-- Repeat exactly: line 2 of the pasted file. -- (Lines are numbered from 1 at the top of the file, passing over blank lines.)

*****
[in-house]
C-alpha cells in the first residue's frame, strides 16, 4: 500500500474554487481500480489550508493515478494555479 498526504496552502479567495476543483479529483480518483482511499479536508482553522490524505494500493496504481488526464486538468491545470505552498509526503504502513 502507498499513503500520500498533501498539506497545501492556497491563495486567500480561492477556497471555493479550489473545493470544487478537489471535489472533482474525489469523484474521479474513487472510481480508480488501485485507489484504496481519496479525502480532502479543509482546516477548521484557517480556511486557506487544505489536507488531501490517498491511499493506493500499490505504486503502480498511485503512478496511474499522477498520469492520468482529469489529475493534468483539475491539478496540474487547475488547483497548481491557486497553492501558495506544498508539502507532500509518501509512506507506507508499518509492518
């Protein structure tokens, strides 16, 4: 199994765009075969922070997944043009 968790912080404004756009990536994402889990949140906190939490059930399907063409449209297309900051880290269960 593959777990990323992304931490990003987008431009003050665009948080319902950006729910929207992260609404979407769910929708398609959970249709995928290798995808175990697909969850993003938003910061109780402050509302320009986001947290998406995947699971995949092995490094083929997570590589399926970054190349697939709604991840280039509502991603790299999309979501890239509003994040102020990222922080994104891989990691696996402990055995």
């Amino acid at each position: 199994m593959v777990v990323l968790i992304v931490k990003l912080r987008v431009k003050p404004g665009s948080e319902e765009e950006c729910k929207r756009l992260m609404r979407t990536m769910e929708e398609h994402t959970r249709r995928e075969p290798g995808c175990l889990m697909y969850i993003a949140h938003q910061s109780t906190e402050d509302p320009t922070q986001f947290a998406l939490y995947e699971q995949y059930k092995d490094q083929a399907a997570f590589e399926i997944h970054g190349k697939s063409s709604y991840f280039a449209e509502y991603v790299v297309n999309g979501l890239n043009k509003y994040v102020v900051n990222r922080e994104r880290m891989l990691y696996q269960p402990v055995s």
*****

C-alpha cells in the first residue's frame, strides 16, 4: 500500500474554487481500480489550508493515478494555479 498526504496552502479567495476543483479529483480518483482511499479536508482553522490524505494500493496504481488526464486538468491545470505552498509526503504502513 502507498499513503500520500498533501498539506497545501492556497491563495486567500480561492477556497471555493479550489473545493470544487478537489471535489472533482474525489469523484474521479474513487472510481480508480488501485485507489484504496481519496479525502480532502479543509482546516477548521484557517480556511486557506487544505489536507488531501490517498491511499493506493500499490505504486503502480498511485503512478496511474499522477498520469492520468482529469489529475493534468483539475491539478496540474487547475488547483497548481491557486497553492501558495506544498508539502507532500509518501509512506507506507508499518509492518